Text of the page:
An egret perched on a cow
watched my uncle ride his horse
in a gallop as he held the reins
with one hand and covered
his glass eye with the other.
The hooves left marks on our land,
imprints of hardened keratin,
with fresh notes of joy in abundance,
harvests and enough water
in the trough to last a century.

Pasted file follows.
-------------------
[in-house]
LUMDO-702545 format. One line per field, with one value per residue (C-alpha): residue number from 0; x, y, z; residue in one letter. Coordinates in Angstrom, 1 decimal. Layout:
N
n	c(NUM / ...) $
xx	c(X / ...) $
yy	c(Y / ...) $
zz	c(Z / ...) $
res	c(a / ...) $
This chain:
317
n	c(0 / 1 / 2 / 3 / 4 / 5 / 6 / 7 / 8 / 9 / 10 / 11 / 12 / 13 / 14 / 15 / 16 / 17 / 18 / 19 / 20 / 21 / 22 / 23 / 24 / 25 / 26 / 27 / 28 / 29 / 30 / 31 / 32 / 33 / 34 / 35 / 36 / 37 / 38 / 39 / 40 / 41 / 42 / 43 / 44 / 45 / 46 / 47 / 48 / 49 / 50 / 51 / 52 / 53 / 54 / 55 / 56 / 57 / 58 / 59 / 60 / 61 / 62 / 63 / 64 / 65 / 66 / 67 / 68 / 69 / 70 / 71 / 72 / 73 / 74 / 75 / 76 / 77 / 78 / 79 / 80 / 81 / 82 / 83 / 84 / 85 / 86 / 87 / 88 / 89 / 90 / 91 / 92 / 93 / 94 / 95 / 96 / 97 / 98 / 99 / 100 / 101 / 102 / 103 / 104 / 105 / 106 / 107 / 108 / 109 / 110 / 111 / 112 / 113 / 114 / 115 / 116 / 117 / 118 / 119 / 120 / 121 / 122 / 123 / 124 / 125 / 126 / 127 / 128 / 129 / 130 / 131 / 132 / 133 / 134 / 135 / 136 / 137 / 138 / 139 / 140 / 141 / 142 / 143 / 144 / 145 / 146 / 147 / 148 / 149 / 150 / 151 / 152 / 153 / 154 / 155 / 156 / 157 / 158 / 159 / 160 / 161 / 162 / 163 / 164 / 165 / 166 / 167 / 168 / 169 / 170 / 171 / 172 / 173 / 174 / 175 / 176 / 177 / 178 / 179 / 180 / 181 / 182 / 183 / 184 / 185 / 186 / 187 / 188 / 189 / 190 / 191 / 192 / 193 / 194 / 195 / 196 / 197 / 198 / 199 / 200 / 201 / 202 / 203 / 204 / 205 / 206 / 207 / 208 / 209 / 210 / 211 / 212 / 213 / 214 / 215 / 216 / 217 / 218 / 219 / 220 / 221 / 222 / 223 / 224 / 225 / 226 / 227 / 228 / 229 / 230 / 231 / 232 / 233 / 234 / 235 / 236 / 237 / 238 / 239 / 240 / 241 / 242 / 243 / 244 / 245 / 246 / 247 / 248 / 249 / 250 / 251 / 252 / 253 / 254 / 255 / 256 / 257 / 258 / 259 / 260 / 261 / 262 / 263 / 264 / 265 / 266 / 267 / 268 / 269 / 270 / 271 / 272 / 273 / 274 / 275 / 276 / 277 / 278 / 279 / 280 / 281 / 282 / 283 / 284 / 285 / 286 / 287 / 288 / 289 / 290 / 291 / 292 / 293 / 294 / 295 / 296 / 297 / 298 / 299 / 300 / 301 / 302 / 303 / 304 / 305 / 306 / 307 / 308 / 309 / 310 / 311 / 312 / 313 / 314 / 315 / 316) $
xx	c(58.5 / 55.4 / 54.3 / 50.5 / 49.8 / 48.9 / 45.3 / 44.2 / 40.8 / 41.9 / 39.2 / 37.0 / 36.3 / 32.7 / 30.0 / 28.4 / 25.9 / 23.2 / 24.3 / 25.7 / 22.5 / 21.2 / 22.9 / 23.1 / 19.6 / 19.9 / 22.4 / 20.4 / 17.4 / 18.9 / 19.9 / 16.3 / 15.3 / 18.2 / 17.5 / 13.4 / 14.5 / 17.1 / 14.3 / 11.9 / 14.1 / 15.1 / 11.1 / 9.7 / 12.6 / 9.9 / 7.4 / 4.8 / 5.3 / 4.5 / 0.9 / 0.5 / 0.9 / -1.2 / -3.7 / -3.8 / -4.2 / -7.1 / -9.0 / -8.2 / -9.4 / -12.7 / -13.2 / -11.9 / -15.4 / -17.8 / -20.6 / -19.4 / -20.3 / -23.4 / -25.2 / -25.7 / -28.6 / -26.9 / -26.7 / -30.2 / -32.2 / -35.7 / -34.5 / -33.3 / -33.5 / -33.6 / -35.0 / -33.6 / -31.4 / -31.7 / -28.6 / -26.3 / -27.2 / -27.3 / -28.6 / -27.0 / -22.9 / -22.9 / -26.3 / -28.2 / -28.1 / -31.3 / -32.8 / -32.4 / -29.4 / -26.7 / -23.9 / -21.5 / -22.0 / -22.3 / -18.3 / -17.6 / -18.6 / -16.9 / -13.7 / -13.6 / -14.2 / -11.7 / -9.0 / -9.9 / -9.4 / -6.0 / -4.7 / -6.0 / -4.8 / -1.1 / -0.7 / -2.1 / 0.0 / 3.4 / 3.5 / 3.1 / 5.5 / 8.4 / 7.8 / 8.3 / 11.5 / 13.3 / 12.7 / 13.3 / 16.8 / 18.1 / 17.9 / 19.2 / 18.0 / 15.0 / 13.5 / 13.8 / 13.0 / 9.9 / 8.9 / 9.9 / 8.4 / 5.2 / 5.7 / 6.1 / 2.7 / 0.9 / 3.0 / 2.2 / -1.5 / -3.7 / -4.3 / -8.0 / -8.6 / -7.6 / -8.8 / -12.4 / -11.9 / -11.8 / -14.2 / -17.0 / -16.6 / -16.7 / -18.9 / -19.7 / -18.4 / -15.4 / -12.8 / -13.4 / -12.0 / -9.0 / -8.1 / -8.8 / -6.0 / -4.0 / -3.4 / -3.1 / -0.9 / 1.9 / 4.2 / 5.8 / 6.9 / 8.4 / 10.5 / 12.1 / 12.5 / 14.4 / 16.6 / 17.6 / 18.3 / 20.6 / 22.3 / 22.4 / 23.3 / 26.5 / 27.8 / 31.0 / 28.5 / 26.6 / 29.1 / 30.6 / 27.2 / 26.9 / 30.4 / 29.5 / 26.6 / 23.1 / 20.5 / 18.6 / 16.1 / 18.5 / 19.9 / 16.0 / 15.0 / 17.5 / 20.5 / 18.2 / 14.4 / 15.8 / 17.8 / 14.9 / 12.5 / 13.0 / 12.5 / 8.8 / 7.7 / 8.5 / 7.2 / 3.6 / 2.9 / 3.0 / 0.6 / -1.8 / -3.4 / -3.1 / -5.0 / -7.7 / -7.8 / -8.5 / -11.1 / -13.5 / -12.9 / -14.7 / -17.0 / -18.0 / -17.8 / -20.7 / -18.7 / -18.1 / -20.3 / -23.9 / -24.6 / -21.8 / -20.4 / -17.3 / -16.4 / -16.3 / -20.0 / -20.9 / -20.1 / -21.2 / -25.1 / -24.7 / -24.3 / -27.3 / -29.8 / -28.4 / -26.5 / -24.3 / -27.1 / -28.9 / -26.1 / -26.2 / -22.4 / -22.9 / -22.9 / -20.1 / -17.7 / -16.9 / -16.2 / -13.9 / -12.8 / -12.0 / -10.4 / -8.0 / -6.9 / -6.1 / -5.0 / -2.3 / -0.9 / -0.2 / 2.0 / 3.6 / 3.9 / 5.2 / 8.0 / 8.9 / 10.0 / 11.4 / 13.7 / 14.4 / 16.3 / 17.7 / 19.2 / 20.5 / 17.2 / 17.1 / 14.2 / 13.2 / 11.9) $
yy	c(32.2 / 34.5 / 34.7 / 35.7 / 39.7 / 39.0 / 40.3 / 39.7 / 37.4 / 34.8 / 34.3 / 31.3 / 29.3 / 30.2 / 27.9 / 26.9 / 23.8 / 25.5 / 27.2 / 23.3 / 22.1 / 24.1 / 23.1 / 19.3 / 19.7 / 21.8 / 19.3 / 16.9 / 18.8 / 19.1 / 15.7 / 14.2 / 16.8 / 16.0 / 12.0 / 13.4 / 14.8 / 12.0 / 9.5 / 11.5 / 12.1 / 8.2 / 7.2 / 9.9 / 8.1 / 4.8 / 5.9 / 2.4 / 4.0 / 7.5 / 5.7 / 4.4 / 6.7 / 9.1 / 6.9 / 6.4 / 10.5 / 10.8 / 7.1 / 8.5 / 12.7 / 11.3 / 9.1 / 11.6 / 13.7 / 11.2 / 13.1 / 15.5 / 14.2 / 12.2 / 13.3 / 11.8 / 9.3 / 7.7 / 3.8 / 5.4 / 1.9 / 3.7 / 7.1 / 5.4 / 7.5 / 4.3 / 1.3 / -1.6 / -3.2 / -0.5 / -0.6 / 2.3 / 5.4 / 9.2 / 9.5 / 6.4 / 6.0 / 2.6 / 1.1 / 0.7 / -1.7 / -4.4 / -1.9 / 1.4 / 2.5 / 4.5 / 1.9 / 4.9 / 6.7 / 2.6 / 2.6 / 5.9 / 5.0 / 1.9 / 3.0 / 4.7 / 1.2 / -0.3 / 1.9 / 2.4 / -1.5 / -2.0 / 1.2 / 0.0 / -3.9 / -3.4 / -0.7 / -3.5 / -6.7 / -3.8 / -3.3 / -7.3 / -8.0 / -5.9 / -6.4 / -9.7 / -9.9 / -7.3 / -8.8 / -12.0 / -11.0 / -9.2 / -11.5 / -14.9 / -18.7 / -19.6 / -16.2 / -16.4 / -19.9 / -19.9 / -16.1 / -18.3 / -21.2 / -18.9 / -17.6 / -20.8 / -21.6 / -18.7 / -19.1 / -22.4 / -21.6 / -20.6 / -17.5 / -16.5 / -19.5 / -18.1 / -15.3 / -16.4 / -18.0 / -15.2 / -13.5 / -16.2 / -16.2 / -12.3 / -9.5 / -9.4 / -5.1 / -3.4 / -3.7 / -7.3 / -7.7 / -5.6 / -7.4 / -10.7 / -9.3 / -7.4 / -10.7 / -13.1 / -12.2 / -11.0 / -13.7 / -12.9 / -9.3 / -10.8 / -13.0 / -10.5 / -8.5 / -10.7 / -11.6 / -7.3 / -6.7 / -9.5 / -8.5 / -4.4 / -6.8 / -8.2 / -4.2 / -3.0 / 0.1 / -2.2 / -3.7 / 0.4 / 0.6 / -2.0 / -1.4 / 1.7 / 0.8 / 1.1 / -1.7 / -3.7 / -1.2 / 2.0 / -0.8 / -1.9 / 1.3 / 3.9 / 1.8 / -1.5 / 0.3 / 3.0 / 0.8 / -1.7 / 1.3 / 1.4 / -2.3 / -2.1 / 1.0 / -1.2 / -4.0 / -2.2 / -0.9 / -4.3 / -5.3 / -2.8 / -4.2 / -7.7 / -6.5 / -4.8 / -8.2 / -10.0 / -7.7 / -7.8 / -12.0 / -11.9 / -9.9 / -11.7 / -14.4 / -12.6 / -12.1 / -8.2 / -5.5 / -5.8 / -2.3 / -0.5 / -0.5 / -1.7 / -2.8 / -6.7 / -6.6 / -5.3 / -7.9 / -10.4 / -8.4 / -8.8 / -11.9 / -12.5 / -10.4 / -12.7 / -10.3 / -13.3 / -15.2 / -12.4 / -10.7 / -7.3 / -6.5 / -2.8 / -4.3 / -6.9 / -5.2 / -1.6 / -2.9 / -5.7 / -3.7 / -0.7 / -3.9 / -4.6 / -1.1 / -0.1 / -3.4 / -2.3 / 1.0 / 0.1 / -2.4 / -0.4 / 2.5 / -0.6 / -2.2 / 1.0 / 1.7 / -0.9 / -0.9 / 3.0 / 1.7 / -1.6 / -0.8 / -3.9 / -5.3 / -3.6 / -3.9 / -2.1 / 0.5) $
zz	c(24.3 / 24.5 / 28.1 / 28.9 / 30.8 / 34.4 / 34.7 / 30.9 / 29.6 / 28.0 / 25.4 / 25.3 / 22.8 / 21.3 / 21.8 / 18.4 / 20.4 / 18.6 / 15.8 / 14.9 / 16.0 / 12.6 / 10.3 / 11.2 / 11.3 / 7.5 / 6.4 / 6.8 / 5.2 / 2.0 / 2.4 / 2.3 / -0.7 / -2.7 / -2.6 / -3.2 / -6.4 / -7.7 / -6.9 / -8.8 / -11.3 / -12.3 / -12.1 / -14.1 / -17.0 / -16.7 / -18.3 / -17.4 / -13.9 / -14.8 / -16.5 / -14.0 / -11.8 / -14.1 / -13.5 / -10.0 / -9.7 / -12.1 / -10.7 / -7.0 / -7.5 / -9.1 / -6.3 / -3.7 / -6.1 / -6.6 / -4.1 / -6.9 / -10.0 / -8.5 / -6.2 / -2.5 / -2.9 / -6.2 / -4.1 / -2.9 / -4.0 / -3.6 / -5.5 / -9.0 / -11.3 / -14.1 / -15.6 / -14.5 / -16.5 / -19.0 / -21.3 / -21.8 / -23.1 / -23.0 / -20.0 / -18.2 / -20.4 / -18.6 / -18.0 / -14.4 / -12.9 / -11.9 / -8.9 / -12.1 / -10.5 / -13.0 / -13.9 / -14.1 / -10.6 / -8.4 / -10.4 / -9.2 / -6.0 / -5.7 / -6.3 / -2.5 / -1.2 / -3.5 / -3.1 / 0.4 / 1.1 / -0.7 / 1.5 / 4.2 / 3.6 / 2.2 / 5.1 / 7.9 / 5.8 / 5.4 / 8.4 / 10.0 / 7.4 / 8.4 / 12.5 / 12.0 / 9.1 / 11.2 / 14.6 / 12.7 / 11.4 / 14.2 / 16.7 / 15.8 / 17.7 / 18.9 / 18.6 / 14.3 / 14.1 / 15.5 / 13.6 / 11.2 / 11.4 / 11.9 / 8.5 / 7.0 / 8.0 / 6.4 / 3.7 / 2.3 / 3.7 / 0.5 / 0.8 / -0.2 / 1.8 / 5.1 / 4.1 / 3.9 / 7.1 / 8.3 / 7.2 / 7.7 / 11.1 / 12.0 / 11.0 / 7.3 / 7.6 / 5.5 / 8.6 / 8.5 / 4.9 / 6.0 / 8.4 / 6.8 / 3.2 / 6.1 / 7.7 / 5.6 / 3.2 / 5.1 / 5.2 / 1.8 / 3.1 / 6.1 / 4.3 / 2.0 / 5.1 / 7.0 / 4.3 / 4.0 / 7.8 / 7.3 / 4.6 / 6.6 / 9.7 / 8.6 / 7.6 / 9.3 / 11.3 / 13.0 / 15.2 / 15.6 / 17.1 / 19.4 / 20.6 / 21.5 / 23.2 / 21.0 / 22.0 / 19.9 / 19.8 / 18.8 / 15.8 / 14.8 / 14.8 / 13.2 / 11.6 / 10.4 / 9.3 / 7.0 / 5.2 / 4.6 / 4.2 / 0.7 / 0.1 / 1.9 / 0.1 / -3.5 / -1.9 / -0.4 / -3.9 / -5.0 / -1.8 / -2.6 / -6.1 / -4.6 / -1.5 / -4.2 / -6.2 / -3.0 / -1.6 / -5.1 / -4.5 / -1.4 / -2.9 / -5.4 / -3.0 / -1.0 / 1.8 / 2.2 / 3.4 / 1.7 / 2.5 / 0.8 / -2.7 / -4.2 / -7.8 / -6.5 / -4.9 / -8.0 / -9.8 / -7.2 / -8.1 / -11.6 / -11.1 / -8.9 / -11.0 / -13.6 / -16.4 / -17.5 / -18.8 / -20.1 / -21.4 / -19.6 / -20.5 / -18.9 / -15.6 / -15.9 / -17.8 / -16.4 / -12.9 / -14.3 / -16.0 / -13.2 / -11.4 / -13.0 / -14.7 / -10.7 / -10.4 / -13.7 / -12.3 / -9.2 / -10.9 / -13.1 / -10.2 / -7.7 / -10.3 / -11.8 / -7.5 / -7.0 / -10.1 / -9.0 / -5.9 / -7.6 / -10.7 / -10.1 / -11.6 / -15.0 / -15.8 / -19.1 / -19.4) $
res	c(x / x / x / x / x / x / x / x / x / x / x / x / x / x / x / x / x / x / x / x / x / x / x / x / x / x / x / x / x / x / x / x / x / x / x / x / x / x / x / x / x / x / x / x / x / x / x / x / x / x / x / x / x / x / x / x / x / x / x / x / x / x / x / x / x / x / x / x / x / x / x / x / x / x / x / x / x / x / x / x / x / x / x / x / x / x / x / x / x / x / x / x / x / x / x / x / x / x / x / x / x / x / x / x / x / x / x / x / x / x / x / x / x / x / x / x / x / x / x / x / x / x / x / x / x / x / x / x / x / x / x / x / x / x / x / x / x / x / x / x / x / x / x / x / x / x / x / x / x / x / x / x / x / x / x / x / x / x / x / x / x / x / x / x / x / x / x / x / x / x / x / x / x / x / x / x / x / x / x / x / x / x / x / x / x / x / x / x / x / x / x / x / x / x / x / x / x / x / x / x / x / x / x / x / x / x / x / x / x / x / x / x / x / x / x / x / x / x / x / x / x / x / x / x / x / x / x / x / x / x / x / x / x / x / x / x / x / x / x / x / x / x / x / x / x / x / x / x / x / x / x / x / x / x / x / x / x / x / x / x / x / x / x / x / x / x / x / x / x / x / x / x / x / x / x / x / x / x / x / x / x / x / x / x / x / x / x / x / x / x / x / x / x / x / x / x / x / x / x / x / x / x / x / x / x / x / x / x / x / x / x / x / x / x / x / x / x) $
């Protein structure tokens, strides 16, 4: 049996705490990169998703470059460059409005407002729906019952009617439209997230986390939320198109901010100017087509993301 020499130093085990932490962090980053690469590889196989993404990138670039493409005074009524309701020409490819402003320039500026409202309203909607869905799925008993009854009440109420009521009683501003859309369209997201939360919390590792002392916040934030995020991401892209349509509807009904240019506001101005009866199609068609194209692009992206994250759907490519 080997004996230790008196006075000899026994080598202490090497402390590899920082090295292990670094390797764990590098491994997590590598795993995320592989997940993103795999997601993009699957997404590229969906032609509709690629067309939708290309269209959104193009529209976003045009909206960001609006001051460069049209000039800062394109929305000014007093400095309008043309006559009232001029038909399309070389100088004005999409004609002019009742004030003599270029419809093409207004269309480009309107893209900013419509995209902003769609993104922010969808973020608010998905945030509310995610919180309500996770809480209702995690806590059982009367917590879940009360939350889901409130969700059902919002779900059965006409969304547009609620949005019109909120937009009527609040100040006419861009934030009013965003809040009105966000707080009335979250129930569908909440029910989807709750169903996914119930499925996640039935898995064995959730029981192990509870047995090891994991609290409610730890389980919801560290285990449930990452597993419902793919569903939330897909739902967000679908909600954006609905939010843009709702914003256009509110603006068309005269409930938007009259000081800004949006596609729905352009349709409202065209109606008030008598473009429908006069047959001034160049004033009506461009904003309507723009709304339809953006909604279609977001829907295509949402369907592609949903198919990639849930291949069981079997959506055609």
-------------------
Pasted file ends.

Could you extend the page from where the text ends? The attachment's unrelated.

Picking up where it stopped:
But close to the ground,
inside the cracks left by those hooves,
a sense of change when a stranger in uniform
stole my uncle’s stallion and taunted him
by riding the horse in front of him.
Until my uncle’s brother and a friend
crawled up the mountain in grief
and fed his horse a poison.
Then neither he nor the stranger
could gallop through the mountains.